Trauma on the Table: Exploring Carmey's Culinary Expression in The Bear
by Laura Tinkler
The Bear is a comedy-drama series centering on a young chef, Carmen ‘Carmey’ Berzatto, an acclaimed chef in the fine-dining world, coming back home to Chicago to run his family’s sandwich shop following the death of his older brother, Mikey. Season 2 centers on Carmey’s quest to rebuild the shop into a fine dining establishment and follows Carmey through the process of building a menu, drawing on his life growing up in Chicago.
Season 2 Episode 6 "Fishes" is set five years prior to the events of the show 'The Bear.' It features a flashback to a particularly memorable, hectic Christmas dinner with the Berzattofamily. In the episode, Donna, the Berzatto matriarch, prepares The Feast of the Seven Fishes, an Italian American Christmas Eve celebration featuring fish and other seafood dishes. The episode is fast-paced and anxiety-inducing. In the kitchen, where Donna is preparing the feast, the camera is fast, shaky, and constantly moving. At least three sauce-stained kitchen timers blare suddenly at unknown intervals. The sounds of clattering dishes and voices yelling are cacophonous. The dishes are overwhelming. The gravy is red, bubbling, and nearly overflowing in the pot, appearing almost like lava. This combined makes the kitchen a claustrophobic and hellish atmosphere, adding to the anxiety and building tension within the family. Carmey, the show’s main protagonist, and Donna both use food as an escape. Donna uses the excuse of cooking to avoid confrontation related to her mental illness or drinking problem, demonstrated by her repeated avoidance and agitation towards those asking if she is ‘okay’. Carmey uses food to dissociate, choosing to hyper-fixate in order to disconnect from his chaotic surroundings. Tensions rise between the family members, and a brawl breaks out over the dinner table afterMikey throws a fork at Lee. This chaos is abruptly halted when Donna, in a manic haze, drives a car through the dining room.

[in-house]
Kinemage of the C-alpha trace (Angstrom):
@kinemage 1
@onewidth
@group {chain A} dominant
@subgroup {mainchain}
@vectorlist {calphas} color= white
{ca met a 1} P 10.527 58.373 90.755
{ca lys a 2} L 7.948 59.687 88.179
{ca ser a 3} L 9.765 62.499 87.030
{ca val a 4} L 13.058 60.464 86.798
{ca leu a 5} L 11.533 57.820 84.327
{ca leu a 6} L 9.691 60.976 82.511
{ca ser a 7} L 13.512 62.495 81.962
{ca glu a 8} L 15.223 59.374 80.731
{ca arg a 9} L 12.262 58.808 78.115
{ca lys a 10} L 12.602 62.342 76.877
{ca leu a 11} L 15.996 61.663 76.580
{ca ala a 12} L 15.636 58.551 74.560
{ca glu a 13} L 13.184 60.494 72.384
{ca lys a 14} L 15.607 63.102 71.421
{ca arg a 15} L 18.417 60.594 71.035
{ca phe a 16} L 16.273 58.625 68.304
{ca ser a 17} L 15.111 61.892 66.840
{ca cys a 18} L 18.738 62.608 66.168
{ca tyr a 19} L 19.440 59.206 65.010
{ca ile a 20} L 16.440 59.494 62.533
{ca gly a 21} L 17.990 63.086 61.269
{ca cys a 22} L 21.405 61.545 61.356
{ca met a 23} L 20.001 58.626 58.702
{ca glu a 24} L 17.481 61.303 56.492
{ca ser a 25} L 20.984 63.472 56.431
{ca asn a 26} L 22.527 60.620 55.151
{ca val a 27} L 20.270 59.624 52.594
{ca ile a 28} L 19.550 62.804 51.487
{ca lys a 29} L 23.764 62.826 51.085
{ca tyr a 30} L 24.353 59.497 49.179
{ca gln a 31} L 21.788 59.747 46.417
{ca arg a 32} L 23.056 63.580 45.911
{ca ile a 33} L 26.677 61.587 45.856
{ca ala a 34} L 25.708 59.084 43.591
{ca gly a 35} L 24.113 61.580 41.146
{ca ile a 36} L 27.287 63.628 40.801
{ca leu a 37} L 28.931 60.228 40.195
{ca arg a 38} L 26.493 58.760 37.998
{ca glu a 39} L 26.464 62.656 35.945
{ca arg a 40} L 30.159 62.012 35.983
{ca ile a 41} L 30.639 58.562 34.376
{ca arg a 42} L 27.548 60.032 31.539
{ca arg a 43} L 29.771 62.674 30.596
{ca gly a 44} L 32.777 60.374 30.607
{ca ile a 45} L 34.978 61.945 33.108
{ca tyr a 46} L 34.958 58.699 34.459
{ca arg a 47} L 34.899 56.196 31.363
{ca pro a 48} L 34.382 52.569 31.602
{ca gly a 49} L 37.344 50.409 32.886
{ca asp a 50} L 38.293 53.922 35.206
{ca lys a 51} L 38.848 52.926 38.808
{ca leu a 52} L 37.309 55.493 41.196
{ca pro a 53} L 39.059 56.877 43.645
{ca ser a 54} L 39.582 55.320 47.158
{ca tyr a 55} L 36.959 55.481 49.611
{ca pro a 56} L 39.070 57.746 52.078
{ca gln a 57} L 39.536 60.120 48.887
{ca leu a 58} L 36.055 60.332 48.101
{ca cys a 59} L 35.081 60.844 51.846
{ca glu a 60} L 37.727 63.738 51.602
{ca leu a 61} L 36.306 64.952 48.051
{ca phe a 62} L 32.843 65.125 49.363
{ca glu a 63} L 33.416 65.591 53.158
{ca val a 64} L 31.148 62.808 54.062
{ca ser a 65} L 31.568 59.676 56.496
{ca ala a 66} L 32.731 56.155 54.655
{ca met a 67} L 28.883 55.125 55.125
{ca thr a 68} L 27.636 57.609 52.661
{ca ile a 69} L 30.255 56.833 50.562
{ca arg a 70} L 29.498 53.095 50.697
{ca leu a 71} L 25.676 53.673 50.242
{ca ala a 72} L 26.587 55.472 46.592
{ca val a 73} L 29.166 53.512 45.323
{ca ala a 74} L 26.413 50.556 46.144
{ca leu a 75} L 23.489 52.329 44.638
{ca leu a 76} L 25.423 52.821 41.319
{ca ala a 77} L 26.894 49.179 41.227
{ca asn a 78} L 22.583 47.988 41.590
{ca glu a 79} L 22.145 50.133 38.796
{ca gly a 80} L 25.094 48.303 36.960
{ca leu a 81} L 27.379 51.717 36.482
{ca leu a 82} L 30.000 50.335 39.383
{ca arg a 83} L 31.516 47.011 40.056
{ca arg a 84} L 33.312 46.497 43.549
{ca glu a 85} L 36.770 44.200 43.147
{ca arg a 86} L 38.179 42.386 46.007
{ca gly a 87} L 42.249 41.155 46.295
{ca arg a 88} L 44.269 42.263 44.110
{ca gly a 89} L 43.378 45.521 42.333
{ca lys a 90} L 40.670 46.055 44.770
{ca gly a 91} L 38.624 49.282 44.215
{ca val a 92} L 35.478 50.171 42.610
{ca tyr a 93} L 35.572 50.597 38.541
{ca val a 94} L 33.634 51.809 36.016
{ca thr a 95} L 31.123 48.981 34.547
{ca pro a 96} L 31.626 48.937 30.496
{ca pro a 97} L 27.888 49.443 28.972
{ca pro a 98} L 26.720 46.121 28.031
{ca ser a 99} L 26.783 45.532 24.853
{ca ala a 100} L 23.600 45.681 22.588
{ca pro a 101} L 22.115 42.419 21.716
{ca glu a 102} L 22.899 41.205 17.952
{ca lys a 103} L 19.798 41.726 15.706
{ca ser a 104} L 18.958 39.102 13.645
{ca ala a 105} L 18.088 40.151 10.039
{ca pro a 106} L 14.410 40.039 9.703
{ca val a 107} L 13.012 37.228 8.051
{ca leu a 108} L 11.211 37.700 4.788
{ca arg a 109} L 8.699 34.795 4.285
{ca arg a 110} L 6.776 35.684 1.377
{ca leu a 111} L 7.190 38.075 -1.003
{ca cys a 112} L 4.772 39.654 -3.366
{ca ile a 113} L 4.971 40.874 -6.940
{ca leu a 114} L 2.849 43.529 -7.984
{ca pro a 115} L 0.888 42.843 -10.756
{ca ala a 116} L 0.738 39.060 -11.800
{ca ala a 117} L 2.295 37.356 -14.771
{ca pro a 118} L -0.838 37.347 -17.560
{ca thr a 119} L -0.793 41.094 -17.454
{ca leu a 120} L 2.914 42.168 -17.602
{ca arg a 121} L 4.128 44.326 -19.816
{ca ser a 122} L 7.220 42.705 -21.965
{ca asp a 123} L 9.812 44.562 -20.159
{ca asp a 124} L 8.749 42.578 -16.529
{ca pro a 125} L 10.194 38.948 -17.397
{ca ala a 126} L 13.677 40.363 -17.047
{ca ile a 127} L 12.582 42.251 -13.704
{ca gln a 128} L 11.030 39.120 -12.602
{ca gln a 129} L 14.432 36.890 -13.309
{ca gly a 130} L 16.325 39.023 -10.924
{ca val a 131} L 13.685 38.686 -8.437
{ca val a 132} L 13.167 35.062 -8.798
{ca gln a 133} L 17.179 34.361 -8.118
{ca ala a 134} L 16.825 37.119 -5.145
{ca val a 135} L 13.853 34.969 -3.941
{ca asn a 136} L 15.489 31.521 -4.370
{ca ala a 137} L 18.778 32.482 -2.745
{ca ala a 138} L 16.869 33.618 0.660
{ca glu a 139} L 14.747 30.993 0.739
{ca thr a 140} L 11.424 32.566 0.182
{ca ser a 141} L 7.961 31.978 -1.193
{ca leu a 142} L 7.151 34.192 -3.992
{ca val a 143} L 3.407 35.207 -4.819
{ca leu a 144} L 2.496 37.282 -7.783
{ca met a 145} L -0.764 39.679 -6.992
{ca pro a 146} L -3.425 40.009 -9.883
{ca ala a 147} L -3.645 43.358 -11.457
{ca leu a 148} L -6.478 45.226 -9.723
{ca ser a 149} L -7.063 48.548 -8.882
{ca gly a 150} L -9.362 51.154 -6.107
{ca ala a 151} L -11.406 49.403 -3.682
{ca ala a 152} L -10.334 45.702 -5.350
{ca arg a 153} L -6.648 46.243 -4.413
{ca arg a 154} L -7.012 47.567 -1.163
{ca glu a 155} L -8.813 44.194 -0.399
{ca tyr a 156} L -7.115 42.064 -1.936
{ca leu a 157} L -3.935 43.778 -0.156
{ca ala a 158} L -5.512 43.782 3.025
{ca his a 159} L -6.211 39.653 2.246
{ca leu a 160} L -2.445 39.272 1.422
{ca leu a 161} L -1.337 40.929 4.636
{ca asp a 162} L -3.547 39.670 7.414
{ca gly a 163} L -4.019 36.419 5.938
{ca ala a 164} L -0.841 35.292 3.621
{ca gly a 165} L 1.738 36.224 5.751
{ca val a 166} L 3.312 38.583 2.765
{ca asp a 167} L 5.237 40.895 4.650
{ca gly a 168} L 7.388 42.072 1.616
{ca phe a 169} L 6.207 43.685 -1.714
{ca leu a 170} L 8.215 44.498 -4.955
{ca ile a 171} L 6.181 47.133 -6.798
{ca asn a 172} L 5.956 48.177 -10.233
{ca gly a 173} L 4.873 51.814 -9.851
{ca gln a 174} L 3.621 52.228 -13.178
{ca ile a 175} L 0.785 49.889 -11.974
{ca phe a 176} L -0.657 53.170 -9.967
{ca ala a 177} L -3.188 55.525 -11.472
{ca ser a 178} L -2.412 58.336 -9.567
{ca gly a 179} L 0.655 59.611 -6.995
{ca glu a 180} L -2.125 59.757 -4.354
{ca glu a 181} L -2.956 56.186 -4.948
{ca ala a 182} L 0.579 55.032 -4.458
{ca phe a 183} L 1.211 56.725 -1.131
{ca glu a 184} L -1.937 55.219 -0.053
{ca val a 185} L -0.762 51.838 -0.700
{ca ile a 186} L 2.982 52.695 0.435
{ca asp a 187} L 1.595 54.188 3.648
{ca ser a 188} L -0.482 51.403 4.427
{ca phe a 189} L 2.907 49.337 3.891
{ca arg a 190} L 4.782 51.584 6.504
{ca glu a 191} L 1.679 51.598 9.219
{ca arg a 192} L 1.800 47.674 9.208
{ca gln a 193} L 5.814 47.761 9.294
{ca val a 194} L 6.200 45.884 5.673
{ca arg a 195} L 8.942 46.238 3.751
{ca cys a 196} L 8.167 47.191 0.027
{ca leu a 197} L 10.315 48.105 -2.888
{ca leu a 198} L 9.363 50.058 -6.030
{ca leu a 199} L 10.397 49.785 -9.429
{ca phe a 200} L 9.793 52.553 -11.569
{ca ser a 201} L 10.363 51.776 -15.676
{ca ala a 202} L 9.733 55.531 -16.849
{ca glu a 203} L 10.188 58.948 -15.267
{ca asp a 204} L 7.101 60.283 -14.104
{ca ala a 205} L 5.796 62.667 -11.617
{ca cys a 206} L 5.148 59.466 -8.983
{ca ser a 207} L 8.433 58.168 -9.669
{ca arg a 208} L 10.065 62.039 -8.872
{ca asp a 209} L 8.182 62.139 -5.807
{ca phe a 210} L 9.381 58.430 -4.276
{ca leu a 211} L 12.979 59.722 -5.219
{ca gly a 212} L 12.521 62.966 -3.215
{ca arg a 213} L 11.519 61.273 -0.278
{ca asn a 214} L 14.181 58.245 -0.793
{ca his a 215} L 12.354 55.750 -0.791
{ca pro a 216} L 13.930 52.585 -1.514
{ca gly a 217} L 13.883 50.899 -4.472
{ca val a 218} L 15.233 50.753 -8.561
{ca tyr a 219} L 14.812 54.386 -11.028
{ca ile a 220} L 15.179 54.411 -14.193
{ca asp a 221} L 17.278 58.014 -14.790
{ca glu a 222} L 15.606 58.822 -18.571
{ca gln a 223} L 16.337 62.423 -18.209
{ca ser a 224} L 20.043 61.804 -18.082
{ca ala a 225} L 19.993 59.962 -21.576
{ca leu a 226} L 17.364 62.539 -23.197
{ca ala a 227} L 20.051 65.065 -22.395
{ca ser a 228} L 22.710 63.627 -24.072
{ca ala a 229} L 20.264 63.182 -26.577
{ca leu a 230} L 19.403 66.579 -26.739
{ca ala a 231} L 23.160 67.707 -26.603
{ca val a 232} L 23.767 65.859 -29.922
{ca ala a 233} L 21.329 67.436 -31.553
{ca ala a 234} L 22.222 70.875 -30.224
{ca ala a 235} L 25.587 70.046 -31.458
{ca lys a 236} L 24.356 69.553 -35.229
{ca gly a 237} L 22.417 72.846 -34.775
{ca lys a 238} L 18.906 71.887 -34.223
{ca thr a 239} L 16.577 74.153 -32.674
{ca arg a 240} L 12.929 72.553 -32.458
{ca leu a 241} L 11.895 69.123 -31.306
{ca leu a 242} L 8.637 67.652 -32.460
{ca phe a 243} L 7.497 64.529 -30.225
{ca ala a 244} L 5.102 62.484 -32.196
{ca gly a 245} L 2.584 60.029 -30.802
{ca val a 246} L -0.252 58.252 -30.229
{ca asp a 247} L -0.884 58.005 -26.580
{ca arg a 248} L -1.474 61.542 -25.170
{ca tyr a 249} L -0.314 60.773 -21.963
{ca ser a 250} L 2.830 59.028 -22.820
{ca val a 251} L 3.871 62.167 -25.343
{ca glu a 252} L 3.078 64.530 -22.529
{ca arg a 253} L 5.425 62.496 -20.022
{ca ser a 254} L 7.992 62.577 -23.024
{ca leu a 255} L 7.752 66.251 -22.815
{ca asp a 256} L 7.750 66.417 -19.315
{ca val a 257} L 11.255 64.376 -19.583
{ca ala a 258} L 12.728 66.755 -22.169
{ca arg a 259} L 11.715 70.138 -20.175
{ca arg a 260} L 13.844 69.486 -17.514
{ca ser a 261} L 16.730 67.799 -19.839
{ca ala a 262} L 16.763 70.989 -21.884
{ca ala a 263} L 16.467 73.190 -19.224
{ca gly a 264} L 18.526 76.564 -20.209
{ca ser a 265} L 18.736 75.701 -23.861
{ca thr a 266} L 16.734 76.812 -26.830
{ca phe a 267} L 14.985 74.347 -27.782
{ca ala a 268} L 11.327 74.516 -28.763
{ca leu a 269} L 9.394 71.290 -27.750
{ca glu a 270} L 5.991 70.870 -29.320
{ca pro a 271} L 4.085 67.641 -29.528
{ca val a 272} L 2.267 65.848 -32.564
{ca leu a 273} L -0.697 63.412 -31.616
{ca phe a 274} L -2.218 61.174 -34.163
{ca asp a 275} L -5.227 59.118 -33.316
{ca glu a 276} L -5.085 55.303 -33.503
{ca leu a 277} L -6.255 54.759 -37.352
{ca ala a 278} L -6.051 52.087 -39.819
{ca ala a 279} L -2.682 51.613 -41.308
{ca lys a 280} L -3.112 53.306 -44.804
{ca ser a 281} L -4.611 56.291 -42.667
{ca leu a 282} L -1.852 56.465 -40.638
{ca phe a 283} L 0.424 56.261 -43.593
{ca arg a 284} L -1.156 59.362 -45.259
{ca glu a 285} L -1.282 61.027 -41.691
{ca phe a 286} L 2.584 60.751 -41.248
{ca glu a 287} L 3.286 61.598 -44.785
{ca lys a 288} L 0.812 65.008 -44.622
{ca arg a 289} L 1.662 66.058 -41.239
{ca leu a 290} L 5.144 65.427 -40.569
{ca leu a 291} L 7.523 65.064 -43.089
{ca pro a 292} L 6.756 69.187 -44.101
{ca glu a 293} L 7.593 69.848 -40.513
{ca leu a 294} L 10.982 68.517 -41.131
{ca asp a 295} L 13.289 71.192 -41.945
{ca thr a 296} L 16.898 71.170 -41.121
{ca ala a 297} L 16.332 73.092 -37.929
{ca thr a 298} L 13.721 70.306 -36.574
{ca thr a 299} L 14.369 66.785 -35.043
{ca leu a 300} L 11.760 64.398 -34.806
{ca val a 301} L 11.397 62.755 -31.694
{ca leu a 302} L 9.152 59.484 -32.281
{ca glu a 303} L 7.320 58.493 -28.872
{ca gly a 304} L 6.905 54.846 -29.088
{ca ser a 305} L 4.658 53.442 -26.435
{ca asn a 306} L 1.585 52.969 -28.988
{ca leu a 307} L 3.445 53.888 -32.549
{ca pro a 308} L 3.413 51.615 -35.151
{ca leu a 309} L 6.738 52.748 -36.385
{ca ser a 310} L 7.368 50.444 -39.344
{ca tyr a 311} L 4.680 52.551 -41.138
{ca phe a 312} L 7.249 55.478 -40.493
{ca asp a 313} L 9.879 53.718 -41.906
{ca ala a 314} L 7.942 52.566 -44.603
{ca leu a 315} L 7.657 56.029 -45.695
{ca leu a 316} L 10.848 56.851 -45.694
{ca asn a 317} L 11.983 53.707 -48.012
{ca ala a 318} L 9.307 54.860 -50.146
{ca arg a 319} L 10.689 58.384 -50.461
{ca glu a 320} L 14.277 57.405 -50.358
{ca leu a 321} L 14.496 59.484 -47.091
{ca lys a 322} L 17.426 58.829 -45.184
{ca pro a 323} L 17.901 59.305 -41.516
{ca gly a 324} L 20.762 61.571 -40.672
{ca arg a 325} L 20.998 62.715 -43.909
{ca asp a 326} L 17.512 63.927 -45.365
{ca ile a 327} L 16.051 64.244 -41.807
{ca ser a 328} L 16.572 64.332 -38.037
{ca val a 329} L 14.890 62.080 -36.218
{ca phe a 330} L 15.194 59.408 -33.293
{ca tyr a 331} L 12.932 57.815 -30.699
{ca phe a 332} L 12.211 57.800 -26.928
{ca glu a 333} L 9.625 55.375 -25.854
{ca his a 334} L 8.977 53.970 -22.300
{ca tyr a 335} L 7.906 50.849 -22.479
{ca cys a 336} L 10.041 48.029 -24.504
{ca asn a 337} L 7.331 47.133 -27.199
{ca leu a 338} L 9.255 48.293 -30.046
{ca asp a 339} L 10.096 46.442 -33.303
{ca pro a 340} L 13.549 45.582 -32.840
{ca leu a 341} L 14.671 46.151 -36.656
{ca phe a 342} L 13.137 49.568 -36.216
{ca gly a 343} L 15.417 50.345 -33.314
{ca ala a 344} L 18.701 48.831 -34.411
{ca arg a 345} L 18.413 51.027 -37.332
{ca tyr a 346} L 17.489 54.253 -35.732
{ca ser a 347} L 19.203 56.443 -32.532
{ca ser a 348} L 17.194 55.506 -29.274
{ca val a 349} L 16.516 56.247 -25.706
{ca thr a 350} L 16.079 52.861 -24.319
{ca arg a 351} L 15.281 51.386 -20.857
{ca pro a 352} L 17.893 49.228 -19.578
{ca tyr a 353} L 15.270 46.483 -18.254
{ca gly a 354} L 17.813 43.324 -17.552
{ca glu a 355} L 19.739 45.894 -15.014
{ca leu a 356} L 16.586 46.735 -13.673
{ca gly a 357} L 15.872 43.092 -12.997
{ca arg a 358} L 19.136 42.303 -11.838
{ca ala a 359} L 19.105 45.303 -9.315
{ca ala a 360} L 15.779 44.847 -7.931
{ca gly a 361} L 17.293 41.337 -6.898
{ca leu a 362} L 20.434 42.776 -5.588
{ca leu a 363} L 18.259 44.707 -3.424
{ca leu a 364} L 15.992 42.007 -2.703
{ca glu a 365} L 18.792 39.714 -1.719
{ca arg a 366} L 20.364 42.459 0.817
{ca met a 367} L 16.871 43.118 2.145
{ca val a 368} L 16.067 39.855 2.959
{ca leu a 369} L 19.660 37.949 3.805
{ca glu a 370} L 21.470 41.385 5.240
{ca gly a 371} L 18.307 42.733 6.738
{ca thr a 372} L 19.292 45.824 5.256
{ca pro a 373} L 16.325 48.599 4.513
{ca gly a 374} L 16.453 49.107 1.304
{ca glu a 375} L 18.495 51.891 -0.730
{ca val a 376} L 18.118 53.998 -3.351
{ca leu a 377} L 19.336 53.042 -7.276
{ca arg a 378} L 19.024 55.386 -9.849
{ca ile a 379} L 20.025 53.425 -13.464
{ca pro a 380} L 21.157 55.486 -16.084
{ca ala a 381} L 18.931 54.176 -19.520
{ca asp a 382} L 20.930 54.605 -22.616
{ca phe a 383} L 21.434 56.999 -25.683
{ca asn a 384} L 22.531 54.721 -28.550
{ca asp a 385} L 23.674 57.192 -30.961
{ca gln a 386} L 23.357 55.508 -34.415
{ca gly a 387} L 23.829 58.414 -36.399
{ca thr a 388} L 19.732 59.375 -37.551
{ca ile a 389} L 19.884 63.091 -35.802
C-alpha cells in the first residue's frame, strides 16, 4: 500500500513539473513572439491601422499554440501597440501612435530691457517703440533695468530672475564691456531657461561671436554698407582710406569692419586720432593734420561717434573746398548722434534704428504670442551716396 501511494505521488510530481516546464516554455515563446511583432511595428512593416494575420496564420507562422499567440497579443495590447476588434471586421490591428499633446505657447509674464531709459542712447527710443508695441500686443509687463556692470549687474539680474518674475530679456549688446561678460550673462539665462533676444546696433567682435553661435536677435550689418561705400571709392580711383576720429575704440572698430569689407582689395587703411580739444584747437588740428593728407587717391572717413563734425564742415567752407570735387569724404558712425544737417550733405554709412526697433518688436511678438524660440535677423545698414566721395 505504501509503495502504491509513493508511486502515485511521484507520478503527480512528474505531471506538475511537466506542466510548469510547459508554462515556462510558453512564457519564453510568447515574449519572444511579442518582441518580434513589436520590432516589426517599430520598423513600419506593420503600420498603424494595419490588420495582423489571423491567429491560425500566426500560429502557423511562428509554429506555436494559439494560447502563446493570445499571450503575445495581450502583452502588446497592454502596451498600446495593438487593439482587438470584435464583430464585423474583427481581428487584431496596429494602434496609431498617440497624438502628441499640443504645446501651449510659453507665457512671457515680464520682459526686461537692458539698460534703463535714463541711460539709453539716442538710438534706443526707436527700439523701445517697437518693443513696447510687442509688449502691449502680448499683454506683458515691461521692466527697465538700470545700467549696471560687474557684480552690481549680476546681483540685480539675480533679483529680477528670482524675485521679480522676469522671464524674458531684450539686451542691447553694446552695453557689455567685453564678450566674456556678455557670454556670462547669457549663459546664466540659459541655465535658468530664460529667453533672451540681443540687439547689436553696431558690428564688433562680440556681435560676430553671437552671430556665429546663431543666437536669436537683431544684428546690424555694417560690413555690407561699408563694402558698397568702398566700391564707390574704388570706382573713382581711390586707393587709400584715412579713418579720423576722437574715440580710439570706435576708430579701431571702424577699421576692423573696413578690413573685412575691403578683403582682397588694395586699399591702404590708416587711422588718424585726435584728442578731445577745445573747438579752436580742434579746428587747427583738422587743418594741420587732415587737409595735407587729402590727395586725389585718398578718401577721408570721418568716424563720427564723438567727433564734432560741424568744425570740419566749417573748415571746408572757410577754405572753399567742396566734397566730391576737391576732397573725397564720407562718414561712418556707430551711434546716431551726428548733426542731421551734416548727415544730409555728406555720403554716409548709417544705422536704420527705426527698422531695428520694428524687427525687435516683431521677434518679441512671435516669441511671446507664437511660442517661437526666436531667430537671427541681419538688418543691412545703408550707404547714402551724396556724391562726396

In the episode's final shot, Carmey stares blankly at a perfect plate of cannolis, now ruined by the forenamed fork. In this moment, the cannoli holds paradoxical meanings for Carmey. On one hand, the cannoli represents his childhood and family traumas. A symbol of the Italian-American family, now imbued with the trauma associated with these family gatherings. On the other hand, the cannoli represents Carmey's love of cooking, an activity closely tied to his trauma yet also functioning as his escape and self-expression. This provides further context to Carmey's choice to add a cannoli to his restaurant menu, a material representation of Carmey addressing and working through his traumas.
"Fishes." The Bear, season 2, episode 6. Dir. Christopher Storer. Writ. Joanna Calo and Christopher Storer. Perf. Jeremy Allen White, Ebon Moss-Bachrach, and Ayo Edebiri. FXP. 2022. Streaming.